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Mismanaged African poultry imports cause health hazzard

Africa has become the main destination for left over poultry parts from Brazil, the European Union and the United States.

Though poultry exports from Europe, for example, are produced to the same standards as those consumed and marketed within Europe, once the products reach the ports in importing countries, there's no longer a way to manage that the frozen products will reach consumers in the same condition.
In several West African countries, like Ghana, electricity isn't constantly provided. This creates a major health risk as imported poultry partially or completely defrosts, allowing bacteria such as salmonella to flourish.
Once imported poultry leaves the port, its next destination is usually middlemen who sell the meat to shopkeepers or stallholders in local markets; these traders also have difficulties keeping the poultry frozen. Supermarkets like those seen in wealthier countries are rare in many parts of Africa, even in capital cities. Chicken sold in local markets is often sold in the open sun, which is not only unhygienic, but the chicken often defrosts in the sun before it is sold. The unsold chicken is put back in freezers overnight, set out in the sun again the next day to be sold, then reverts to the freezers. This process can go on for months.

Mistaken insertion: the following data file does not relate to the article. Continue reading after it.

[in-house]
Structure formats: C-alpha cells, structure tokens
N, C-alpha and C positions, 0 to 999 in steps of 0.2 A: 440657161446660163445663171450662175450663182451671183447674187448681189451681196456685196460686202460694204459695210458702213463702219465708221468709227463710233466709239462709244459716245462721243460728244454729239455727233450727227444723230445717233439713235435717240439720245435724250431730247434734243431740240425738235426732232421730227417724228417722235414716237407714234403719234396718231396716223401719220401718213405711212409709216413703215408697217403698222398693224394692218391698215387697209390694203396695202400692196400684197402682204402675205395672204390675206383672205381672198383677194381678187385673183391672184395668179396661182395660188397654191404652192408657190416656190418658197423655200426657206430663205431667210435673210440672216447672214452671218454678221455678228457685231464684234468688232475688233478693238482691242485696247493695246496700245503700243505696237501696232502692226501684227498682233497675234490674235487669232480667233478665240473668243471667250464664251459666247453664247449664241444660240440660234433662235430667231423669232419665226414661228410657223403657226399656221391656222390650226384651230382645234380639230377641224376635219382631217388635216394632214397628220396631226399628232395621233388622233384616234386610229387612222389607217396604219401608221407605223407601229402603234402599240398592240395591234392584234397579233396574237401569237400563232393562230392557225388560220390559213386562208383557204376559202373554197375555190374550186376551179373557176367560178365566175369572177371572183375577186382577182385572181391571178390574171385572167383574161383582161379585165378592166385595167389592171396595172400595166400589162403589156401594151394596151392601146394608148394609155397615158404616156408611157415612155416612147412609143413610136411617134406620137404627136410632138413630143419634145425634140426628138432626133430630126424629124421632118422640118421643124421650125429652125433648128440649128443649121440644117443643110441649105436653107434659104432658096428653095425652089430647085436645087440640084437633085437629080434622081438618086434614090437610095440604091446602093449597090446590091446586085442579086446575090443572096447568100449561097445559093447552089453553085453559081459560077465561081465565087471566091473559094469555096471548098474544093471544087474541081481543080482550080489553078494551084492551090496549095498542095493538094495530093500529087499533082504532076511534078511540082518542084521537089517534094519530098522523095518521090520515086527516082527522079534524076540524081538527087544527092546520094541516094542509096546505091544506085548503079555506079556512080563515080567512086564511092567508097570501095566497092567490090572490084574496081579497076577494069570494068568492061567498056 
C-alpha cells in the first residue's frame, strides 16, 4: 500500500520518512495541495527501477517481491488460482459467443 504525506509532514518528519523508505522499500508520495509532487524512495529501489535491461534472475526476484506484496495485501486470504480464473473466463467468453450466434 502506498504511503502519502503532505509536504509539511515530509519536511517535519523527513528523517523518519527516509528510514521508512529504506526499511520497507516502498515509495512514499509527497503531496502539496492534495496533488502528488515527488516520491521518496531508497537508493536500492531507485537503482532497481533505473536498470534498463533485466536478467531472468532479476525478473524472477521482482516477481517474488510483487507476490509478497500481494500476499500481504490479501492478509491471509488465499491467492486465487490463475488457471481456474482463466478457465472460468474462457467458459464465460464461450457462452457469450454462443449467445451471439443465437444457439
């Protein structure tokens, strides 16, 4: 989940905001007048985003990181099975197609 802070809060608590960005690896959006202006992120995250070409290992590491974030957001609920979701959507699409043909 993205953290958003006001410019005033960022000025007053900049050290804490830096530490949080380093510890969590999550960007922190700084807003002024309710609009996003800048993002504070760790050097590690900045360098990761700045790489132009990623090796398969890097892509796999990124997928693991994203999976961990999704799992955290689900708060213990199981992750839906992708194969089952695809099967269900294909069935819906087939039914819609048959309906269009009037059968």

The EU has pledged to help developing countries in Africa, the Caribbean and the Pacific (referred to as the ACP) develop their domestic infrastructure so they can better participate in world trade, under the auspices of Economic Partnership Agreements.
These accords must be in place by the end of 2007 to bring ACP-EU trade into compliance with the World Trade Organisation's regulations, and would see ACP markets being opened to European goods.
 
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